The Executive Yuan’s Consumer Protection Commission yesterday said that all tapioca balls recently checked had passed chemical content tests and did not contain illegal amounts of chemicals.
Commission chief Liu Ching-fang (劉清芳) said consumer protection ombudsmen, along with officials from the Food and Drug Administration and local governments, collected 22 items at random from seven manufacturers for testing between Sept. 5 and Sept. 13.
None of the 22 items tested positive for styrene, Liu said
One sample was found to have contained 0.32 parts per million of acetophenone in a flavoring additive, but the chemical is allowed to be used as a flavoring substance, Liu said.
The tests also found brominated biphenyls in some samples, but the content was so minimal that it was not considered to be harmful to human health, she said.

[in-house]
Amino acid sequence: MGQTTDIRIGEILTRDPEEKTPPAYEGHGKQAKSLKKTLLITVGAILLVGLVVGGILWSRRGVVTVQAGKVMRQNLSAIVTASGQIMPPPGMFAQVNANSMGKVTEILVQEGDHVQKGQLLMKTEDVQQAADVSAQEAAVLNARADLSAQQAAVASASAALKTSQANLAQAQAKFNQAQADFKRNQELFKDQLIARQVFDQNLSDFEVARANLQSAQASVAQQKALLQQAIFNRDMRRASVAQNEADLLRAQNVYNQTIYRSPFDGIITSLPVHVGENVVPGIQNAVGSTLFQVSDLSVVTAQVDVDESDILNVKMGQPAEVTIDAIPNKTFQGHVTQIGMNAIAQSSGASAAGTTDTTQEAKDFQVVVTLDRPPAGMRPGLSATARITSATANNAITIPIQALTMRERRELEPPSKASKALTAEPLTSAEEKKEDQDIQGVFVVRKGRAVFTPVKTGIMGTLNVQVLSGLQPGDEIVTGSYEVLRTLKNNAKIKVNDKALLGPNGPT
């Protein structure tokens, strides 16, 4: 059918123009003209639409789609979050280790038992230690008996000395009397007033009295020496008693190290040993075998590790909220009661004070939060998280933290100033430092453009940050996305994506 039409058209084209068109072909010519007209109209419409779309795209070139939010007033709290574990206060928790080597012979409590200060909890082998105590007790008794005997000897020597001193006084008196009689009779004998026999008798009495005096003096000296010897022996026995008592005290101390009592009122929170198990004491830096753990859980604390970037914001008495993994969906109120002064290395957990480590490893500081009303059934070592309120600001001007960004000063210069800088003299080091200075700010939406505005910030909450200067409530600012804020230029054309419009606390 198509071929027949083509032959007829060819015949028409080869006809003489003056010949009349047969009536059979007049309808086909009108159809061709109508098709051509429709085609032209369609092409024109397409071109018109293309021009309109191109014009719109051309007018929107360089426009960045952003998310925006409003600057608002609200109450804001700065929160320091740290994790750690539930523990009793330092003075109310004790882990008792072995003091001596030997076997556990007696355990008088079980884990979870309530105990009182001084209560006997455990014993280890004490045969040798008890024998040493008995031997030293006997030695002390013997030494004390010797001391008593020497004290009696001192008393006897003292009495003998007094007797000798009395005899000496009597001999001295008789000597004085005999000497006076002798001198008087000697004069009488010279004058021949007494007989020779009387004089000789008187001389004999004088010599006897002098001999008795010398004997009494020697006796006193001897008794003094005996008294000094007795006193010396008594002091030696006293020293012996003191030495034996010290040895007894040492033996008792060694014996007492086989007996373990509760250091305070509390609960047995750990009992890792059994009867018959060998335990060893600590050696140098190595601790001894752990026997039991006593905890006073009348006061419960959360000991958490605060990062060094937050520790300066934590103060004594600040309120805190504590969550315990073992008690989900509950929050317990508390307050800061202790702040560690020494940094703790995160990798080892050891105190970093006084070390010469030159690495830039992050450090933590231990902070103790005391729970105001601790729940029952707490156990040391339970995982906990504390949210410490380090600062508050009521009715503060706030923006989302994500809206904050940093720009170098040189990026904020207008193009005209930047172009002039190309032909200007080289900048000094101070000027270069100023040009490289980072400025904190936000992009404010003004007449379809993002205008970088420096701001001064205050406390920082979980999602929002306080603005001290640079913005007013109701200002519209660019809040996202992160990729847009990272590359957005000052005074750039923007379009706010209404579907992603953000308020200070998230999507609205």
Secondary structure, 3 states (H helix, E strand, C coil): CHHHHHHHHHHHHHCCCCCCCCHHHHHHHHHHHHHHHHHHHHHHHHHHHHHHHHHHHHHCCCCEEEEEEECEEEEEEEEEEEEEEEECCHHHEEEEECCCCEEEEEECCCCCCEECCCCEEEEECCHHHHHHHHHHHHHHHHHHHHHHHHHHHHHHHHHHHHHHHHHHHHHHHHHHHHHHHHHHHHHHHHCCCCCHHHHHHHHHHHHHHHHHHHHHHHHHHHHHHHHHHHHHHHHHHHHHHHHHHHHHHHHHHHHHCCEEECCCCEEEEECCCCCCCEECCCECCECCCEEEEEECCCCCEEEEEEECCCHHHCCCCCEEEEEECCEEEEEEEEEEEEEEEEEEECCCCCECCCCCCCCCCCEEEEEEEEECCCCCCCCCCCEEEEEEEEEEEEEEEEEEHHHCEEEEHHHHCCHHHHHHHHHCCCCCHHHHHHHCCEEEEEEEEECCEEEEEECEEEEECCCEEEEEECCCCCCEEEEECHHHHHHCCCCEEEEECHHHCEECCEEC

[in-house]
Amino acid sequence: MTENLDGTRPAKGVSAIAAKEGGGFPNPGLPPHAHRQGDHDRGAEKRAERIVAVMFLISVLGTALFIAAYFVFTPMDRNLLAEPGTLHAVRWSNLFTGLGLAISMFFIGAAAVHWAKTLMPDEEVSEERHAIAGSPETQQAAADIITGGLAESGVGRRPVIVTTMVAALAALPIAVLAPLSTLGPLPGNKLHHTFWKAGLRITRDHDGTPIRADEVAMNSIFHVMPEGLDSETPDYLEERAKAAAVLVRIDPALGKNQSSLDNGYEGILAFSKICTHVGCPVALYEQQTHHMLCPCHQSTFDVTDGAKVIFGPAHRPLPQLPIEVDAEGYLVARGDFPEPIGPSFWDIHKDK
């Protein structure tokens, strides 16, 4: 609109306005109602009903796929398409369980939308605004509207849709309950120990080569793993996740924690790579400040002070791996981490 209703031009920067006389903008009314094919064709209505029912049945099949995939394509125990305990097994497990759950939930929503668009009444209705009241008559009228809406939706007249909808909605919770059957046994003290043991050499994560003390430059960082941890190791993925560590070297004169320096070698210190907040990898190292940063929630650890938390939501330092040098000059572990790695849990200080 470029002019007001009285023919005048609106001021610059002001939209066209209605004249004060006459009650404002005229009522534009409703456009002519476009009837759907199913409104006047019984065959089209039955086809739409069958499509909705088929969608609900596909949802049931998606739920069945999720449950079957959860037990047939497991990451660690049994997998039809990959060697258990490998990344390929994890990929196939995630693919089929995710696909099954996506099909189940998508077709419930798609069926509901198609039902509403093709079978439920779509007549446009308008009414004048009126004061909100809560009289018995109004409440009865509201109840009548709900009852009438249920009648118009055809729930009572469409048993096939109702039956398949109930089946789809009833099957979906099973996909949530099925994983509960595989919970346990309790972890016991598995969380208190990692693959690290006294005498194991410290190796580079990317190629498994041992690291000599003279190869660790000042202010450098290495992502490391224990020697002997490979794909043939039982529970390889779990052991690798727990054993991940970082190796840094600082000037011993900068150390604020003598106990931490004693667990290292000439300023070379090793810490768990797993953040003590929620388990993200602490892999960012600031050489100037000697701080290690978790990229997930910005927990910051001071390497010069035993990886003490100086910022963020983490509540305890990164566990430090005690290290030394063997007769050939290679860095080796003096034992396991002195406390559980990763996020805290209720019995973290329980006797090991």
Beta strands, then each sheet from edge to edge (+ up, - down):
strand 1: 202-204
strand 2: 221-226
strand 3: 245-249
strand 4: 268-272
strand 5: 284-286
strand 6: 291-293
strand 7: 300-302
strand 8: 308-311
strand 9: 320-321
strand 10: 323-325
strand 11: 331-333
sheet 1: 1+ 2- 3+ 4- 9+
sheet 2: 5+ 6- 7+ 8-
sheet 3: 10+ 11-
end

As for hexanedioic acid and benzoic acid, used as preservatives, all the items either did not contain any, or contained less than the maximum standard of 1g of preservatives per kilogram of food, she said.
One sample that contained benzoic acid was deemed to have violated regulations because the manufacturer did not properly list the chemical on the packaging.
Liu said the manufacturer will be fined between NT$30,000 and NT$150,000 if it fails to make the required improvement within a specified timeframe.
The commission said the tests were made in response to a German media report in August that Taiwanese bubble tea might contain carcinogens.
The Rheinischen Post reported a test conducted by RWTH Aachen University on beverages sold at a Taiwanese bubble tea shop in Moenchengladbach, which found that they contained styrene, acetophenone and brominated substances.
However, the FDA confirmed in September that a second round of tests conducted by German authorities found Taiwanese bubble tea to be free of cancer-causing chemicals such as the biphenyl carbonates and the chemicals mentioned in the newspaper report.